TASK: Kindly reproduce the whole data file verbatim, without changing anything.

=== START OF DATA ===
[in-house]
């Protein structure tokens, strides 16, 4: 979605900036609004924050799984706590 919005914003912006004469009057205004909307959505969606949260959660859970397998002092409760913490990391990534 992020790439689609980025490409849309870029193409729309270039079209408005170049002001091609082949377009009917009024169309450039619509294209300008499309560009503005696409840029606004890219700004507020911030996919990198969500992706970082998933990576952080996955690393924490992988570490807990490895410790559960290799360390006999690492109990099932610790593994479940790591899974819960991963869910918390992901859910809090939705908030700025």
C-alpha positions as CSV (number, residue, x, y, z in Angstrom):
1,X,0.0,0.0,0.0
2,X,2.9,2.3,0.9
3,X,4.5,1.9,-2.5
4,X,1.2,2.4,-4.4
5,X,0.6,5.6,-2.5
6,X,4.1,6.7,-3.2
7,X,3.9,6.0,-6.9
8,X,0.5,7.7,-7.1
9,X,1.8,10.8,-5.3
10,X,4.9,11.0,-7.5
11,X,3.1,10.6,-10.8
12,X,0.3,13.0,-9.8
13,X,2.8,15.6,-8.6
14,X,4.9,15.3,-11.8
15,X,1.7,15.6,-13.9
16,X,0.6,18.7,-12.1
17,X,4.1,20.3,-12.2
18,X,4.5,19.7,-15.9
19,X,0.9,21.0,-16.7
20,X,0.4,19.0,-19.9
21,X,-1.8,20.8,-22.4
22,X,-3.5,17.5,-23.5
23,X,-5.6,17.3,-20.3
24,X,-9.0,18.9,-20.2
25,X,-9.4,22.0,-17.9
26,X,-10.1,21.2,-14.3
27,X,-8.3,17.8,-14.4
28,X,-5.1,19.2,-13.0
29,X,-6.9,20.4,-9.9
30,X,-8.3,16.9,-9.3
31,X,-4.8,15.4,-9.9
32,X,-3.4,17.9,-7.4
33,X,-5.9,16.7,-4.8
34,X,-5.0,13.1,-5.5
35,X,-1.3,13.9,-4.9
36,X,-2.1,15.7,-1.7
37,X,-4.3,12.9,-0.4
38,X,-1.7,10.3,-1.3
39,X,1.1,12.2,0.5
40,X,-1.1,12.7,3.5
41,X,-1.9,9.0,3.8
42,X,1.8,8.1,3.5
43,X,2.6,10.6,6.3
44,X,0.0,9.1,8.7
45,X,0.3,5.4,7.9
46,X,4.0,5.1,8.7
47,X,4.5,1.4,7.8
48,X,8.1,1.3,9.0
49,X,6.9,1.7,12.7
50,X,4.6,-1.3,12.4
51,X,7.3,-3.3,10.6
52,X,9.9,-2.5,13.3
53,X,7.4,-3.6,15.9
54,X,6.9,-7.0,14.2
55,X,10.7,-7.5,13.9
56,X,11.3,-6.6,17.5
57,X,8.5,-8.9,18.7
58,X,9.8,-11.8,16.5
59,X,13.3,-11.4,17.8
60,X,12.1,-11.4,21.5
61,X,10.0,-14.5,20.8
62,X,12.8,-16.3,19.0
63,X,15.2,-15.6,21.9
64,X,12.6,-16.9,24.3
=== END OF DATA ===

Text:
[in-house]
């Protein structure tokens, strides 16, 4: 979605900036609004924050799984706590 919005914003912006004469009057205004909307959505969606949260959660859970397998002092409760913490990391990534 992020790439689609980025490409849309870029193409729309270039079209408005170049002001091609082949377009009917009024169309450039619509294209300008499309560009503005696409840029606004890219700004507020911030996919990198969500992706970082998933990576952080996955690393924490992988570490807990490895410790559960290799360390006999690492109990099932610790593994479940790591899974819960991963869910918390992901859910809090939705908030700025």
C-alpha positions as CSV (number, residue, x, y, z in Angstrom):
1,X,0.0,0.0,0.0
2,X,2.9,2.3,0.9
3,X,4.5,1.9,-2.5
4,X,1.2,2.4,-4.4
5,X,0.6,5.6,-2.5
6,X,4.1,6.7,-3.2
7,X,3.9,6.0,-6.9
8,X,0.5,7.7,-7.1
9,X,1.8,10.8,-5.3
10,X,4.9,11.0,-7.5
11,X,3.1,10.6,-10.8
12,X,0.3,13.0,-9.8
13,X,2.8,15.6,-8.6
14,X,4.9,15.3,-11.8
15,X,1.7,15.6,-13.9
16,X,0.6,18.7,-12.1
17,X,4.1,20.3,-12.2
18,X,4.5,19.7,-15.9
19,X,0.9,21.0,-16.7
20,X,0.4,19.0,-19.9
21,X,-1.8,20.8,-22.4
22,X,-3.5,17.5,-23.5
23,X,-5.6,17.3,-20.3
24,X,-9.0,18.9,-20.2
25,X,-9.4,22.0,-17.9
26,X,-10.1,21.2,-14.3
27,X,-8.3,17.8,-14.4
28,X,-5.1,19.2,-13.0
29,X,-6.9,20.4,-9.9
30,X,-8.3,16.9,-9.3
31,X,-4.8,15.4,-9.9
32,X,-3.4,17.9,-7.4
33,X,-5.9,16.7,-4.8
34,X,-5.0,13.1,-5.5
35,X,-1.3,13.9,-4.9
36,X,-2.1,15.7,-1.7
37,X,-4.3,12.9,-0.4
38,X,-1.7,10.3,-1.3
39,X,1.1,12.2,0.5
40,X,-1.1,12.7,3.5
41,X,-1.9,9.0,3.8
42,X,1.8,8.1,3.5
43,X,2.6,10.6,6.3
44,X,0.0,9.1,8.7
45,X,0.3,5.4,7.9
46,X,4.0,5.1,8.7
47,X,4.5,1.4,7.8
48,X,8.1,1.3,9.0
49,X,6.9,1.7,12.7
50,X,4.6,-1.3,12.4
51,X,7.3,-3.3,10.6
52,X,9.9,-2.5,13.3
53,X,7.4,-3.6,15.9
54,X,6.9,-7.0,14.2
55,X,10.7,-7.5,13.9
56,X,11.3,-6.6,17.5
57,X,8.5,-8.9,18.7
58,X,9.8,-11.8,16.5
59,X,13.3,-11.4,17.8
60,X,12.1,-11.4,21.5
61,X,10.0,-14.5,20.8
62,X,12.8,-16.3,19.0
63,X,15.2,-15.6,21.9
64,X,12.6,-16.9,24.3